This morning, a District Attorney in Massachusetts made history as he recognized the “necessity defense” of climate-related civil disobedience, and reduced the charges for two activists charged in their Lobster Boat Blockade.
Some quick background. Back in May 2013, Ken Ward and Jay O’Hara boarded their lobster boat, navigated to the shipping channel at the coal-fired Brayton Point Power Plant in southeastern Massachusetts, and dropped anchor. For six hours, the two climate activists and fishermen blocked the “Energy Enterprise” steam ship from delivering Appalachian coal from reaching the power plant.
The “Henry David T,” Ward and O'Hara's boat, blockading the coal ship. Photo: LobsterBoatBlockade.org
The two were arraigned later in the year on four charges in relation to their act of civil disobedience, including conspiracy.
This morning, Ward and O’Hara were due in court, and their lawyers — along with a number of climate experts in Fall River to present testimony to the trial — had intended on using the “necessity defense” to argue that their actions were necessary to combat the greater threat of climate change.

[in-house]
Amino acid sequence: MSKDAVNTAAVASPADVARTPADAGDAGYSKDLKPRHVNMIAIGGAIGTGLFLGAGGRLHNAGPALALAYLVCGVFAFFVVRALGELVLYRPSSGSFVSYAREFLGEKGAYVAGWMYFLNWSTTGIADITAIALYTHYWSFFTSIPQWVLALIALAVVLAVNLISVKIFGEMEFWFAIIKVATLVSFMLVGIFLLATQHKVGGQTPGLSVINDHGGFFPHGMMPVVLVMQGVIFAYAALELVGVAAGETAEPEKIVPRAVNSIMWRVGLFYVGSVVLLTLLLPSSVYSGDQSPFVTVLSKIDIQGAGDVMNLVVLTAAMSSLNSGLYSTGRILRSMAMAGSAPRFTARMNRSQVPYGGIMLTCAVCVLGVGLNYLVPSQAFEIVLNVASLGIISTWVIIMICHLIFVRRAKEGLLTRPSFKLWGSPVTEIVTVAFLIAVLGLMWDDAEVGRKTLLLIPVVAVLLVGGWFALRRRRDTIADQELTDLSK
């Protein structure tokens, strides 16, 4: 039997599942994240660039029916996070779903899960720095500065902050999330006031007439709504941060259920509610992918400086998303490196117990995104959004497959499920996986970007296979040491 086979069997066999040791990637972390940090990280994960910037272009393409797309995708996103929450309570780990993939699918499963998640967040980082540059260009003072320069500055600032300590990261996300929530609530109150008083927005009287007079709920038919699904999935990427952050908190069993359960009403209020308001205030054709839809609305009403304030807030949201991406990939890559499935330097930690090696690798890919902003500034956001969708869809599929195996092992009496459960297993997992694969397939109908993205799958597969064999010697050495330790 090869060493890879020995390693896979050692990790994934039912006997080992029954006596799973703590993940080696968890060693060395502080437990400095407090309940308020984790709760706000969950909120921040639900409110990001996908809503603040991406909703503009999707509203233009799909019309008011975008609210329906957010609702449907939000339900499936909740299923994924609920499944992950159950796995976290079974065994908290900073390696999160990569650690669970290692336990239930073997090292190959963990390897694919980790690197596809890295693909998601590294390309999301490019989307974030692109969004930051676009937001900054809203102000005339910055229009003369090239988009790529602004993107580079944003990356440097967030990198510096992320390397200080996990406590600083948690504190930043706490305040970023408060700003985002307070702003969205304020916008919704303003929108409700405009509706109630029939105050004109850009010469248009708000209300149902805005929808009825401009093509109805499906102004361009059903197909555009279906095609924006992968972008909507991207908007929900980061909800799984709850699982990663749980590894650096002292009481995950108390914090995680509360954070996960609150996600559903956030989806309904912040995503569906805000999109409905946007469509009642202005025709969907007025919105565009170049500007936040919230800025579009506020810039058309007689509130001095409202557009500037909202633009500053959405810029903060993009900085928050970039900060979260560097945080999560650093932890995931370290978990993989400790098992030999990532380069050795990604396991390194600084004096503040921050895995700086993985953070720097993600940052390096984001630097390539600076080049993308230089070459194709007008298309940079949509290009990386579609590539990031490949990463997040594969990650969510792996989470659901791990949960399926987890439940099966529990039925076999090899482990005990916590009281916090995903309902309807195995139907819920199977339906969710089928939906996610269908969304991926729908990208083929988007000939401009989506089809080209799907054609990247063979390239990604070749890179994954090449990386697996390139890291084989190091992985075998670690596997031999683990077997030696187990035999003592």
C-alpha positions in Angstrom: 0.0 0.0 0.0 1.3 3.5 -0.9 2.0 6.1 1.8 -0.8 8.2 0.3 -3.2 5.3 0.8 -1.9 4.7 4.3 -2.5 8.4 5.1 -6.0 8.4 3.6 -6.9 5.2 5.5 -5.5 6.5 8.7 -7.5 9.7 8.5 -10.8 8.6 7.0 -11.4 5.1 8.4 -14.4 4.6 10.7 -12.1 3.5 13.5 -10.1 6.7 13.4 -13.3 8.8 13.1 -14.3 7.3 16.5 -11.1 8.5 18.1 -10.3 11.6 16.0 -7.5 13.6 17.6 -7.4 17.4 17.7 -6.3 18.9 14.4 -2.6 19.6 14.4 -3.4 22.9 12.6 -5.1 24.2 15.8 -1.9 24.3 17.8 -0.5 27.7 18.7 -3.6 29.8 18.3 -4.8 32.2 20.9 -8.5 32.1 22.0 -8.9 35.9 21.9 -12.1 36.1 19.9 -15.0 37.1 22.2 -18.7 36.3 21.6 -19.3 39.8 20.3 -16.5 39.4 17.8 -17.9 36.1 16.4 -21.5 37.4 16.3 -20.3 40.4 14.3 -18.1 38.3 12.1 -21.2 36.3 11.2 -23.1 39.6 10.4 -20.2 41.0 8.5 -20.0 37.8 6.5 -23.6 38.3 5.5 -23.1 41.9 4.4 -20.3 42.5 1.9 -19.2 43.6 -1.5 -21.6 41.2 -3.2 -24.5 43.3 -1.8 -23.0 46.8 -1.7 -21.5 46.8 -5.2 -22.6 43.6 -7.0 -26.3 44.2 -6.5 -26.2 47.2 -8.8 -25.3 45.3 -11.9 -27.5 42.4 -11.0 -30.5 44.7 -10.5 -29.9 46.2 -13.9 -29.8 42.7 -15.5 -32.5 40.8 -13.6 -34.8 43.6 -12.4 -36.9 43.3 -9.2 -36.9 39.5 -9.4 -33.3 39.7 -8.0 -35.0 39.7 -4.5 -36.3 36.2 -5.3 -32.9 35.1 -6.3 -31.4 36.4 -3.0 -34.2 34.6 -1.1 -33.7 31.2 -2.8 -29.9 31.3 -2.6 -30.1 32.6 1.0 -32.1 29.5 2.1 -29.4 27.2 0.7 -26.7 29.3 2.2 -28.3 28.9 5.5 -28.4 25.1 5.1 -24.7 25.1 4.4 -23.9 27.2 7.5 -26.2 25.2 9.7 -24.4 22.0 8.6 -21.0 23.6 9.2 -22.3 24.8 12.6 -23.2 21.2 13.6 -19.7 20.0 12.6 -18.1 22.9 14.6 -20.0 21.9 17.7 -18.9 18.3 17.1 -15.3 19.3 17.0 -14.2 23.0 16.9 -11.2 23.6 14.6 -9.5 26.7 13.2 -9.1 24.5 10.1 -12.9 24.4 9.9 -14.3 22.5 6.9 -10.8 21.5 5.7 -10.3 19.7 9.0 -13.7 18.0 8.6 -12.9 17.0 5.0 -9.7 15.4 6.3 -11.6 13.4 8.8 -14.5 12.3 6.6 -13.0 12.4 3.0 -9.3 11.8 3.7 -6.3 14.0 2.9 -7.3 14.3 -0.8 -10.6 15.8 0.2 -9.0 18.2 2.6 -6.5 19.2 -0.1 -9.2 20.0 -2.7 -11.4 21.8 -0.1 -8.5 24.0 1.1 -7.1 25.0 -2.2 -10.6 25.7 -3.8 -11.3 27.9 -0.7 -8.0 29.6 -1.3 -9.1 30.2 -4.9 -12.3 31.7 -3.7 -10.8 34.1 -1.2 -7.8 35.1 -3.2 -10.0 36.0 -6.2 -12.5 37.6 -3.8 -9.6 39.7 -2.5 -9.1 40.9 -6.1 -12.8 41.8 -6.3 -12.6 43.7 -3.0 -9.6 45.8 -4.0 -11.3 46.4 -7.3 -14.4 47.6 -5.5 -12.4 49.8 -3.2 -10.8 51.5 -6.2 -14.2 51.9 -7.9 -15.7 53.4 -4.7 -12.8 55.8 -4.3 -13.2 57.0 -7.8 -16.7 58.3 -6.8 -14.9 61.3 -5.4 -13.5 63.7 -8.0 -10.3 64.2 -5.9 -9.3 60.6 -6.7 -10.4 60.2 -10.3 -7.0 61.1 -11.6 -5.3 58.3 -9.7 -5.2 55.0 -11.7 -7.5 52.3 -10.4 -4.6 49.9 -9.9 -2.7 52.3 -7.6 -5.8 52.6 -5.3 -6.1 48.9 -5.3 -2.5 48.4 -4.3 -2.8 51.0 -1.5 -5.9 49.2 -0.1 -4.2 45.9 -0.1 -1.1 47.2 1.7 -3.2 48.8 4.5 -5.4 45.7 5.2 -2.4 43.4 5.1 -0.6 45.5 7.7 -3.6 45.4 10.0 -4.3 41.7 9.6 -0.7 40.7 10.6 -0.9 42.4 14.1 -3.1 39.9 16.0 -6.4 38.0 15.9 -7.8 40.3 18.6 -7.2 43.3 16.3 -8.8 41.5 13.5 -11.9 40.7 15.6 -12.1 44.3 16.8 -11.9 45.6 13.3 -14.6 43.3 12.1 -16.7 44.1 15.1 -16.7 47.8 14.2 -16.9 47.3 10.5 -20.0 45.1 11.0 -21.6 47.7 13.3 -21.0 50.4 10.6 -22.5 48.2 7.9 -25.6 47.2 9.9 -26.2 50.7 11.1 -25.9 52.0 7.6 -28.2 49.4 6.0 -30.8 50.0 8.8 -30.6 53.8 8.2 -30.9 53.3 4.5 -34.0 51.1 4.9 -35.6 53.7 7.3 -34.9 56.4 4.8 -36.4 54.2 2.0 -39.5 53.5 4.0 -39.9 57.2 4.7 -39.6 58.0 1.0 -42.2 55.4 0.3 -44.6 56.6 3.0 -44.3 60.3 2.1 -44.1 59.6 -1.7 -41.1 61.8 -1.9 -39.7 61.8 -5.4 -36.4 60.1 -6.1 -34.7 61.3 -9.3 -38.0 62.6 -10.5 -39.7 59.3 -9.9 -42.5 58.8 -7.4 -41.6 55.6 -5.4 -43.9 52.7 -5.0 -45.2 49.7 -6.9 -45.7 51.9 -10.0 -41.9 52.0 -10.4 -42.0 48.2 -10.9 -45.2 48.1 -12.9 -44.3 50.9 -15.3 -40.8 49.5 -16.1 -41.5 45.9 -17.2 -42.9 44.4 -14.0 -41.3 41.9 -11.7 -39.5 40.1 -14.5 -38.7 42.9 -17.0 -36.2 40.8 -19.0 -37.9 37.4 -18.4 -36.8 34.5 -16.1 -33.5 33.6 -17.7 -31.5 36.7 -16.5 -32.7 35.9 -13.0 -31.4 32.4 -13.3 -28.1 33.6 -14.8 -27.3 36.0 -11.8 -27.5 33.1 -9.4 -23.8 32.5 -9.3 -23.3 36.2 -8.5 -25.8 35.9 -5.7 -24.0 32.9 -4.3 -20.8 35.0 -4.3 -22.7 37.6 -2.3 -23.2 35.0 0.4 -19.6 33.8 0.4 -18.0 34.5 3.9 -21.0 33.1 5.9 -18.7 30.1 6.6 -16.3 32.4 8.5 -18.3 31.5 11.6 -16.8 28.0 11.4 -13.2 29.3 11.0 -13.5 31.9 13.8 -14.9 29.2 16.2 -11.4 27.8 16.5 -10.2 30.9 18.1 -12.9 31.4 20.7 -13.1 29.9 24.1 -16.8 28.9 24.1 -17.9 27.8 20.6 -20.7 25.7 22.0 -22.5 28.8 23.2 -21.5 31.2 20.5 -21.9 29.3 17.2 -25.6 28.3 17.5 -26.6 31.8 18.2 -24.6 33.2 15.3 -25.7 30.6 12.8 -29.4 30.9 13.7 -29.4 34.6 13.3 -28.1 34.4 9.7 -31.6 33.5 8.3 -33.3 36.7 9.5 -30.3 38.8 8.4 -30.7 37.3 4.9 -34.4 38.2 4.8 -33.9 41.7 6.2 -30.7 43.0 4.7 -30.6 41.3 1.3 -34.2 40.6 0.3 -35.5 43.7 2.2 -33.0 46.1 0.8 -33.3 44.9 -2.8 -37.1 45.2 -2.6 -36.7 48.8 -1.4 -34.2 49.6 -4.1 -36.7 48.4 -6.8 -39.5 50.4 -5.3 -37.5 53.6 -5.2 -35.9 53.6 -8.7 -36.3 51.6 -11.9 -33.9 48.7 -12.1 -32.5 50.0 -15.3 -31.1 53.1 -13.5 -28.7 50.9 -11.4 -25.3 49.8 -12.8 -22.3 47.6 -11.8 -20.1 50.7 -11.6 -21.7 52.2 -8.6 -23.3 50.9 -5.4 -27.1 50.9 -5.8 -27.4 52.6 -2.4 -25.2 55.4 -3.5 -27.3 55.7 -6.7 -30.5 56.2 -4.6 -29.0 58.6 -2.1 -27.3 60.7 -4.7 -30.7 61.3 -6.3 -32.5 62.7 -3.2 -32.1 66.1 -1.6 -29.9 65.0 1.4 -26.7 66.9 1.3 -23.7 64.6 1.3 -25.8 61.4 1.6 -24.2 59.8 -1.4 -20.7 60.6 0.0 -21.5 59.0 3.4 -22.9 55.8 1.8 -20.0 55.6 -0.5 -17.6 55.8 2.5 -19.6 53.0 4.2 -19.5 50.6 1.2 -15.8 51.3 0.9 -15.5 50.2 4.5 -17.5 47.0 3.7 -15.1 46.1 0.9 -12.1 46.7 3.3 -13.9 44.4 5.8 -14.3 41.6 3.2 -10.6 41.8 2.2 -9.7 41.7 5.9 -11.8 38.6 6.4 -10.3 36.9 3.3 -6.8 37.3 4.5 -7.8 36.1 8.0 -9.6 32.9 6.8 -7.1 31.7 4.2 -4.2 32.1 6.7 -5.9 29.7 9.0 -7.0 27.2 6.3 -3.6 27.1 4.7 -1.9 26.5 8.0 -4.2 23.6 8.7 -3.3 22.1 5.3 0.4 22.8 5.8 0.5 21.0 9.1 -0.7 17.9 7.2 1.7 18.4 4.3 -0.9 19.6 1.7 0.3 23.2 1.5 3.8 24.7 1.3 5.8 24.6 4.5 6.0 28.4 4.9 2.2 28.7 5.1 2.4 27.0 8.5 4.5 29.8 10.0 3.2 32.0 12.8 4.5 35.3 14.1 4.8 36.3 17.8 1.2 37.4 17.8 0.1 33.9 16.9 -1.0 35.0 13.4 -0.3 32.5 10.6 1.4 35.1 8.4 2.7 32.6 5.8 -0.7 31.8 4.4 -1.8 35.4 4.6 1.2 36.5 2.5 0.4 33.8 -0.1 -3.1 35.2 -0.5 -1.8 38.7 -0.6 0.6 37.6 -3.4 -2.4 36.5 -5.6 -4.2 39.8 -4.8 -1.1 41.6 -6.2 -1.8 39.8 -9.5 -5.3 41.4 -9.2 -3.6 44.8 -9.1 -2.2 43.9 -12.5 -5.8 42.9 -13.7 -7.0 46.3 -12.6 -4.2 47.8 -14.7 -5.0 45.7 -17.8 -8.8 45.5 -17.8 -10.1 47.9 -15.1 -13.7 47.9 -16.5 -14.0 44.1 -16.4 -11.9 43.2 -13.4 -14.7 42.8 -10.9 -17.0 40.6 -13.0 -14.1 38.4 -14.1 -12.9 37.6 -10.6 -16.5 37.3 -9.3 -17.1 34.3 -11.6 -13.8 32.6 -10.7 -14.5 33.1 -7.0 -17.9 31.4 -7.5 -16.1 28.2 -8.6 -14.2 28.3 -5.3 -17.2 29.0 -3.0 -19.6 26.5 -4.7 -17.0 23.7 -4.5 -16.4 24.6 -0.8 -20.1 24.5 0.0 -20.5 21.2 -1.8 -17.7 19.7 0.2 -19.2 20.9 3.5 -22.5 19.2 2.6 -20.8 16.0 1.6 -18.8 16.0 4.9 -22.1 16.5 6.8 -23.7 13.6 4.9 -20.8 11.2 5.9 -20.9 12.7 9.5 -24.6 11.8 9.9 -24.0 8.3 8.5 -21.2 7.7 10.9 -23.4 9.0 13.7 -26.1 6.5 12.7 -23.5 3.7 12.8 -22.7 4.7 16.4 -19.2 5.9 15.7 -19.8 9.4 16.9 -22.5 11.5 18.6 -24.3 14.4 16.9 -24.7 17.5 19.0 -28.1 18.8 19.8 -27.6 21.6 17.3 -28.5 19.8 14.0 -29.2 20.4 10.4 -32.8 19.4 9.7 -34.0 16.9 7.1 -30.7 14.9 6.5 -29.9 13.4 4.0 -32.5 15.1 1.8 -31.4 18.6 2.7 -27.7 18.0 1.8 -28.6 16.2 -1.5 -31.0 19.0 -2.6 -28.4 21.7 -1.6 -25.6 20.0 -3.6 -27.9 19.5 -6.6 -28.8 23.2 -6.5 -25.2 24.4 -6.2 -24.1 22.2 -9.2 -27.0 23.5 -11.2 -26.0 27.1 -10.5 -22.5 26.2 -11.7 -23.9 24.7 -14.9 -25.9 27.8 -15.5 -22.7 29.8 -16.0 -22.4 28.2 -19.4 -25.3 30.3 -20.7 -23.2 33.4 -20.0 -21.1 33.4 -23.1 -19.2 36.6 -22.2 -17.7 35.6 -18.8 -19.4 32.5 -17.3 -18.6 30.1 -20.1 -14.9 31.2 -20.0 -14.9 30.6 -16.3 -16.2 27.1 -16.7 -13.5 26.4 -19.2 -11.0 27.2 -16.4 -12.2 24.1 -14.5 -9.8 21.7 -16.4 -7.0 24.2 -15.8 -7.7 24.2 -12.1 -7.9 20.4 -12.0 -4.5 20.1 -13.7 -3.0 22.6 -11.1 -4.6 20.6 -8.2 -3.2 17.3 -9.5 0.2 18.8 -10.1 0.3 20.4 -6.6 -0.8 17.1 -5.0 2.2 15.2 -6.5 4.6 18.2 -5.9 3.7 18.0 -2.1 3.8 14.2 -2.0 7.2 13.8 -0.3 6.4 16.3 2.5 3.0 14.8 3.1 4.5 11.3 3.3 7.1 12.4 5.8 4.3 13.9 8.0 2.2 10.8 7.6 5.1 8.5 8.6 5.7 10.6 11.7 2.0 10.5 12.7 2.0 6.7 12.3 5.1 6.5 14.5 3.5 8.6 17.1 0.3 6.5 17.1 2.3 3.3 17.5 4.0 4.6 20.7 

Ward and O'Hara had sought to become the first American climate activists to use this “necessity defense”, arguing that “the blockade was necessary in light of the imminent threat of climate change.” They had planned to call former NASA climatologist James Hansen and environmentalist Bill McKibben to the stand as expert witnesses.
Scheduled for two days, the court proceedings were over in a less than an hour, as Bristol County District Attorney Sam Sutter immediately dropped the conspiracy charge, and reduced the other charges to civil infractions.
“The truth is that taking these sorts of actions is necessary in light of the drastic news that continues to be described by the science. This decision by the District Attorney is an admission that the political and economic system isn’t taking the climate crisis seriously, and that it falls to ordinary citizens, especially people of faith, to stand up and take action to avert catastrophe,” said O’Hara.